Scientists grow meat in a lab for the first time
Four years ago, a paper from the Tissue Engineering journal outlined techniques that would allow large-scale meat production in a lab. Today we can view the fruits of their research, as scientists now confirm that they have managed to grow a form of meat in a laboratory for the first time.
Researchers from The Netherlands extracted myoblast cells from the muscle of a live pig; cells that in the right environment would grow into muscle in order to repair damage to tissue, and incubated them in a nutrient-based solution derived from the blood of animal foetuses. The result was what has been described as “a soggy form of pork” which, due to laboratory rules hasn’t been sampled for taste yet. Sufficient “exercising” of said product could however yield a tougher, steak-like consistency.
Sick of Ads?
More than 700 New Atlas Plus subscribers read our newsletter and website without ads.
Join them for just US$19 a year.More Information
Professor of physiology at Eindhoven University Mark Post, lead scientist of the government-funded research, said “You could take the meat from one animal and create the volume of meat previously provided by a million animals. We need to find ways of improving it by training it and stretching it, but we will get there. This product will be good for the environment and will reduce animal suffering. If it feels and tastes like meat, people will buy it.”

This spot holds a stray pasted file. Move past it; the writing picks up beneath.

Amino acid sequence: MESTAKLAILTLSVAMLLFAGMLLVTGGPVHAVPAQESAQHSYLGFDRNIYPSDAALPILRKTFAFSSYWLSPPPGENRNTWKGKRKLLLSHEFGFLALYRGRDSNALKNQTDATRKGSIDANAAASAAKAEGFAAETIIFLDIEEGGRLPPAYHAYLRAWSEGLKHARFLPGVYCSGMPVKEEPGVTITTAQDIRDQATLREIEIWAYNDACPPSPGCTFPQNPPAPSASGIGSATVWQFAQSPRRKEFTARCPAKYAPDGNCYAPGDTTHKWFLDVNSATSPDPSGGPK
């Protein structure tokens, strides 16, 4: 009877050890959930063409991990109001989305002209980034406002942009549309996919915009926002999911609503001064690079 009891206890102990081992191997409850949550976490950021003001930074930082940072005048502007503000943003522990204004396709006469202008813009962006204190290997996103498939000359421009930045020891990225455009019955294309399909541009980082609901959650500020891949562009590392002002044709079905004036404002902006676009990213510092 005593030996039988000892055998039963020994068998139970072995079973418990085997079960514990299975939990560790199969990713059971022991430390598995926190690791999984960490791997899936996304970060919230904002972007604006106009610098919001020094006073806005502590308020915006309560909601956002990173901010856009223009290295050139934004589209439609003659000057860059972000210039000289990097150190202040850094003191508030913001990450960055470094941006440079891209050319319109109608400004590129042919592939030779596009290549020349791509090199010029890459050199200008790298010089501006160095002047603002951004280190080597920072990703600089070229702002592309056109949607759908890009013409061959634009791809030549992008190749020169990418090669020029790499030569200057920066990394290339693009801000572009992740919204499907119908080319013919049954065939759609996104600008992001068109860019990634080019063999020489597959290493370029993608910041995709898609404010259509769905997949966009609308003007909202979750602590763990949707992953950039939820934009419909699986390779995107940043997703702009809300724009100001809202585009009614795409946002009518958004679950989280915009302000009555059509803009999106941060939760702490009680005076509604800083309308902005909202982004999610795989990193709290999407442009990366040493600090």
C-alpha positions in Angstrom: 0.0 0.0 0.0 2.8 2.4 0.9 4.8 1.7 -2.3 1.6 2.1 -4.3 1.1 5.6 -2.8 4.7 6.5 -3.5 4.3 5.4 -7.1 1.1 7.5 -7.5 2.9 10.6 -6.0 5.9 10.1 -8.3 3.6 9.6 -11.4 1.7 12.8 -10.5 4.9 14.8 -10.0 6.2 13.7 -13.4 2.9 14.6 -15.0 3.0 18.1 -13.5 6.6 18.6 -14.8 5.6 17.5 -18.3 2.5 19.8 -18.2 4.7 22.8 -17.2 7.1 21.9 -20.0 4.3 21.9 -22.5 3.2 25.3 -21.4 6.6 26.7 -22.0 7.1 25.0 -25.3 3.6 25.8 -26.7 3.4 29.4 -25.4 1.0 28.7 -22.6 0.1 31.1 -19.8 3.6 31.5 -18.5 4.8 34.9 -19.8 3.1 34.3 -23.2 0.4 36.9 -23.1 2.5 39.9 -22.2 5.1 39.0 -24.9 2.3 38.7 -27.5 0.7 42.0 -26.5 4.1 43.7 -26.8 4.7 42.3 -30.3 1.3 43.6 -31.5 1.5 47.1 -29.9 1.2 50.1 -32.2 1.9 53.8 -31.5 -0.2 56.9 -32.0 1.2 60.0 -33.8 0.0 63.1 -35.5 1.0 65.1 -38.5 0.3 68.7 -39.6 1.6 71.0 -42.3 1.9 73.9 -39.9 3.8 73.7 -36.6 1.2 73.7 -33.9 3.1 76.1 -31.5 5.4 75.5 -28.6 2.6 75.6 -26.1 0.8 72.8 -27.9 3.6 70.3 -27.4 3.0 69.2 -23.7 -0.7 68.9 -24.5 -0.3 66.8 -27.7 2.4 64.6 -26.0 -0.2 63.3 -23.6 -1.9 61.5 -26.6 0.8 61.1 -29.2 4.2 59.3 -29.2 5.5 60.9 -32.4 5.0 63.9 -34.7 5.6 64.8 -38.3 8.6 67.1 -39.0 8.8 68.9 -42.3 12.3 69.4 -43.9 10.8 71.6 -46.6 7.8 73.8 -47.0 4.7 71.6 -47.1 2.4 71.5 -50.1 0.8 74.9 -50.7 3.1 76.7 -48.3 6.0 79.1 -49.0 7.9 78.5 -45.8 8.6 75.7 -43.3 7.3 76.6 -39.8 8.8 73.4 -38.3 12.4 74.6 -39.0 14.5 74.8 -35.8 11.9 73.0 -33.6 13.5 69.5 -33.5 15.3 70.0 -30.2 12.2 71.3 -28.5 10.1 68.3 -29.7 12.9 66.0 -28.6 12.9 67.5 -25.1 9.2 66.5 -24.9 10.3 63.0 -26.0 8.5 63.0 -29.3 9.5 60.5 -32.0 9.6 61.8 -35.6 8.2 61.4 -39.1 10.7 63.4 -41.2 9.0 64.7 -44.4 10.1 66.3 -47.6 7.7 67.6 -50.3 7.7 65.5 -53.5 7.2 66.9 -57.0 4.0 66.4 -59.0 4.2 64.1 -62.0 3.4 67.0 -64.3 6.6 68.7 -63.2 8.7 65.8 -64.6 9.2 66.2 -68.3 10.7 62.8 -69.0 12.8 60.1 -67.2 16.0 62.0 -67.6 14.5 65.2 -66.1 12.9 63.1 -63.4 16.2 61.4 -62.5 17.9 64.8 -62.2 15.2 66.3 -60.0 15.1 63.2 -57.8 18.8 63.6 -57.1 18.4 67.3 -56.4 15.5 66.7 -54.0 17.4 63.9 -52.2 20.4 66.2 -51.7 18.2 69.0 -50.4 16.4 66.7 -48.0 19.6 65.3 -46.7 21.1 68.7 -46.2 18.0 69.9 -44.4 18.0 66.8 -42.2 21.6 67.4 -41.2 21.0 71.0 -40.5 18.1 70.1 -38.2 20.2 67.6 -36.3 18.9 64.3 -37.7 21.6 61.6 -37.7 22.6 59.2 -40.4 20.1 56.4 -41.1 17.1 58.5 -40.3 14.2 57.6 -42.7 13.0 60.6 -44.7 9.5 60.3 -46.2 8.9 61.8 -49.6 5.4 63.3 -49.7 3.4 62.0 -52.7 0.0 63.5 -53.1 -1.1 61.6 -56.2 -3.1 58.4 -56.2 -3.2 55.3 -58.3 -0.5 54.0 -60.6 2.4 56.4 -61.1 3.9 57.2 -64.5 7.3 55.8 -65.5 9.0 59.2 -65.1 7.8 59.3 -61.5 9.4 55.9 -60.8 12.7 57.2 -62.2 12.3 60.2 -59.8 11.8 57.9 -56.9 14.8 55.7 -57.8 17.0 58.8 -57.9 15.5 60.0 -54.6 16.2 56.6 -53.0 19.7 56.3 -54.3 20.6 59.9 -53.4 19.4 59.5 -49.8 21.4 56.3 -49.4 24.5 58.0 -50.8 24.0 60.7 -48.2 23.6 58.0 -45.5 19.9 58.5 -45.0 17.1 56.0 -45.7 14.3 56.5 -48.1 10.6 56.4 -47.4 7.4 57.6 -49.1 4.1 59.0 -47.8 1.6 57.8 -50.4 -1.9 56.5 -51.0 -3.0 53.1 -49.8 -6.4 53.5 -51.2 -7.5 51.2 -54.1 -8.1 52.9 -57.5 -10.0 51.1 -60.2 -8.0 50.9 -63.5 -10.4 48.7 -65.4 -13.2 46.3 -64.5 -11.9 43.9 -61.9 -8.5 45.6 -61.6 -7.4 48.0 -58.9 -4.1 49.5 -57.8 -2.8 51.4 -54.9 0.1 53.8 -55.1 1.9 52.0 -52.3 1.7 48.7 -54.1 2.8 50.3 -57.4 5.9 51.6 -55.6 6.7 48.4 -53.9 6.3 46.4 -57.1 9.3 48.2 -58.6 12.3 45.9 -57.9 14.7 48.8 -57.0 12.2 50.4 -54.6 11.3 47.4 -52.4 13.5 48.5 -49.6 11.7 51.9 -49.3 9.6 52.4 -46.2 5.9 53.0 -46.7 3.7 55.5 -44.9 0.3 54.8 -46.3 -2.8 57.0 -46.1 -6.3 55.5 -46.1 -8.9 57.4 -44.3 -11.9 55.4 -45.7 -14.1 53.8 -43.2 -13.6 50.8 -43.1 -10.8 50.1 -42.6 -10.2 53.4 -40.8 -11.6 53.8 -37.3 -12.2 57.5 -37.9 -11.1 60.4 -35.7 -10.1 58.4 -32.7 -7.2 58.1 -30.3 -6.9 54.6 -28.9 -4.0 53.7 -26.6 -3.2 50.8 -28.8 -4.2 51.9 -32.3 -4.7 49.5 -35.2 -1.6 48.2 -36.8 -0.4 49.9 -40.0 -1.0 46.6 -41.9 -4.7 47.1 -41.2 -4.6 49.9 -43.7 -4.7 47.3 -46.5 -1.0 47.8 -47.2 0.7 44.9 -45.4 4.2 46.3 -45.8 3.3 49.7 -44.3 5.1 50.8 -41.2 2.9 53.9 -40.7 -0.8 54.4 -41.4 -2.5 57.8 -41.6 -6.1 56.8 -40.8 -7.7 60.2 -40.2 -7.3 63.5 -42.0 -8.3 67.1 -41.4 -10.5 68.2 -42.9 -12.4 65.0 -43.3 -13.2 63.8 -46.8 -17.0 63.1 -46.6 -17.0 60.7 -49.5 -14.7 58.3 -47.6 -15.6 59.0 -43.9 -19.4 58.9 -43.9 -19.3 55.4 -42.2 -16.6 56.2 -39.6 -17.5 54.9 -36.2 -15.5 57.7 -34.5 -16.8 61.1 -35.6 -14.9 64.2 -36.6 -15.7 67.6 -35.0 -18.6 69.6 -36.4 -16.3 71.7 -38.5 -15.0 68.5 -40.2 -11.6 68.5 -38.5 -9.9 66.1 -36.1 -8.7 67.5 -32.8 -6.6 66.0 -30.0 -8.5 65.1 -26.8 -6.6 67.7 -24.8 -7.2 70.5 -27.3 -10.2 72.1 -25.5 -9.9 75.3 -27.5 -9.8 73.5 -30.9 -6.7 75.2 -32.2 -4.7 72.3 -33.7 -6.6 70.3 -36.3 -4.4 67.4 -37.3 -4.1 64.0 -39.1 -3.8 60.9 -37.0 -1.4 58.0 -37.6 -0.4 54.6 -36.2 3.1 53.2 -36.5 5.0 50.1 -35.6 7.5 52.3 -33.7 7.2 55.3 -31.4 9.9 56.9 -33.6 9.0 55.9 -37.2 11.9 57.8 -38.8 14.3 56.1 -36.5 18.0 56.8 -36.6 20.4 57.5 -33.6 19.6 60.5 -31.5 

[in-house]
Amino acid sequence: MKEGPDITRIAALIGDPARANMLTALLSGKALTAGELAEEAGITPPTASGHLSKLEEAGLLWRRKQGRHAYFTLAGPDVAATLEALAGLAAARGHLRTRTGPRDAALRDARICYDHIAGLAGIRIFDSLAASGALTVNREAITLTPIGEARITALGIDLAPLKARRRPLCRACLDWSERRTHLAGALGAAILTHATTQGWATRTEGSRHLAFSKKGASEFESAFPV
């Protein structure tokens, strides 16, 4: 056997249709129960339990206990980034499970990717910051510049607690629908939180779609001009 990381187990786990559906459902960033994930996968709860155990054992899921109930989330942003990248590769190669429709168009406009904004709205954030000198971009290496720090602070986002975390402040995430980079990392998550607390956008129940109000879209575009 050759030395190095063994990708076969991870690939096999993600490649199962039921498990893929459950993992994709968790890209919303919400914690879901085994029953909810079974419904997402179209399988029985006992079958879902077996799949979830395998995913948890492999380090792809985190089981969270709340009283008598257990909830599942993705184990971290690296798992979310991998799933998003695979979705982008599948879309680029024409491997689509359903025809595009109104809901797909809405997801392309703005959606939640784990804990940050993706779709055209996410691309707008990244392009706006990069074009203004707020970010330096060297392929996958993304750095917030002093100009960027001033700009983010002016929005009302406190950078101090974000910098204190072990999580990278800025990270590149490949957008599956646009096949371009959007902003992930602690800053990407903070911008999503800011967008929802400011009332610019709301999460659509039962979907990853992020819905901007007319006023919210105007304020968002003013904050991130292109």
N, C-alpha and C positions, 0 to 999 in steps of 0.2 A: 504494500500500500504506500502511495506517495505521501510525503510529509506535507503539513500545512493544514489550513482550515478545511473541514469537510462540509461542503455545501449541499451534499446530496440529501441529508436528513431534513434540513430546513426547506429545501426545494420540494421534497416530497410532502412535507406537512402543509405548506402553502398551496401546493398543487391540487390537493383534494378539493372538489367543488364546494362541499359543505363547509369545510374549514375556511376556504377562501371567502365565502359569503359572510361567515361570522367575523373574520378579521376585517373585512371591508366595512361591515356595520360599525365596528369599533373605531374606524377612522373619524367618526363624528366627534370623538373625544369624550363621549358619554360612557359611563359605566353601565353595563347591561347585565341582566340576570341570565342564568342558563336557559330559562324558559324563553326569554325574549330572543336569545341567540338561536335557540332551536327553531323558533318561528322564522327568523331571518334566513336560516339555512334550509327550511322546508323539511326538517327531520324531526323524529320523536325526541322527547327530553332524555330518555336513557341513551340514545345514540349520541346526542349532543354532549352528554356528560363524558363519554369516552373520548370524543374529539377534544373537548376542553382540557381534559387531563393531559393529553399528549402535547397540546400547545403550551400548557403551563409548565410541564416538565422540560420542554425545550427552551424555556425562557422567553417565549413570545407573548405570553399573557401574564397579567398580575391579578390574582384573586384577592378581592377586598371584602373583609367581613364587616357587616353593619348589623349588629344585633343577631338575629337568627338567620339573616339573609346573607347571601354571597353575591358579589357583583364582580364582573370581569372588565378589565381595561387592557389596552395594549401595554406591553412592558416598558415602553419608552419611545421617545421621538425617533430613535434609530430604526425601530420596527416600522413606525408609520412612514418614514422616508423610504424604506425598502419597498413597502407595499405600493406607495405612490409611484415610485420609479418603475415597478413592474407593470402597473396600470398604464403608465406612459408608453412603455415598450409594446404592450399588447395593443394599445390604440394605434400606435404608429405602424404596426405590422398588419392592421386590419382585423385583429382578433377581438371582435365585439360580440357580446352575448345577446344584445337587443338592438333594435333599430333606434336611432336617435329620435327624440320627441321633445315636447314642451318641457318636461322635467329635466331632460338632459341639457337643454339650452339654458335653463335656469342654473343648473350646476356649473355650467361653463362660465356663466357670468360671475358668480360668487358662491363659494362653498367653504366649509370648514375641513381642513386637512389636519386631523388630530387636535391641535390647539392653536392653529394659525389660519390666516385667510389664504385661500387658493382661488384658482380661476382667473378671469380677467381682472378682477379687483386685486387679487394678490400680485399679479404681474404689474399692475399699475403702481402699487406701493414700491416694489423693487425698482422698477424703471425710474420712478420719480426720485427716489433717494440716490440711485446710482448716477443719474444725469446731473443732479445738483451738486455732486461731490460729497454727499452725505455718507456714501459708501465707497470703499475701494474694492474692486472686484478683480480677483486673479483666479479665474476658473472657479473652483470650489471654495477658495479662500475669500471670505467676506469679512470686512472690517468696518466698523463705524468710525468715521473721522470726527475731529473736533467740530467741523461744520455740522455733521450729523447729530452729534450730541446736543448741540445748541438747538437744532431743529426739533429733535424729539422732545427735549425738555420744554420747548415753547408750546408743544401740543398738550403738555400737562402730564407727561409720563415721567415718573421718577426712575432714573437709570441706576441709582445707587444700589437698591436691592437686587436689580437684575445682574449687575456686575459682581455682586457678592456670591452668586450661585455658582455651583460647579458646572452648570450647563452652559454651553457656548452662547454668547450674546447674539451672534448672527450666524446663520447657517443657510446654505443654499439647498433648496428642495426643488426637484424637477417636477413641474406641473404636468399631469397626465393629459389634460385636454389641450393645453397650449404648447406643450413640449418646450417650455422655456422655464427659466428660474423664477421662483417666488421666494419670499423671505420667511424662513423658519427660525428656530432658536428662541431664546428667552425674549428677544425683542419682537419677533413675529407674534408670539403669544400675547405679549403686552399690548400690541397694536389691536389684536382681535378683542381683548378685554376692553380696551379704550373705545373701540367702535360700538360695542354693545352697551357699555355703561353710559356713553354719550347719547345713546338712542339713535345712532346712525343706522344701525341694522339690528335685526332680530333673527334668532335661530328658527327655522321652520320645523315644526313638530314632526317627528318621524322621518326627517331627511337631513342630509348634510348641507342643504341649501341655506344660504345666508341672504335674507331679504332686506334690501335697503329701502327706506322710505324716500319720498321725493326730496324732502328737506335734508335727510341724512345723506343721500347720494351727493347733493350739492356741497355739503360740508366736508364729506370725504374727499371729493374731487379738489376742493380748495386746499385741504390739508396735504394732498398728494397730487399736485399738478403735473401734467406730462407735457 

Aside from the obvious benefits of more effective global meat and dairy production, consumption of which is set to double by 2050, the moral benefits have been acknowledged by vegetarians who agree that they have no ethical objection to the procedure, though some still query its potential. A Vegetarian Society spokesperson argues “The big question is how could you guarantee you were eating artificial flesh rather than flesh from an animal that had been slaughtered. It would be very difficult to label and identify in a way that people would trust.”
In addition, the ability to produce meat in a laboratory would yield environmental benefits. With 18% of the world’s greenhouse gases produced by livestock, any reduction would have a significant impact on our collective carbon footprint.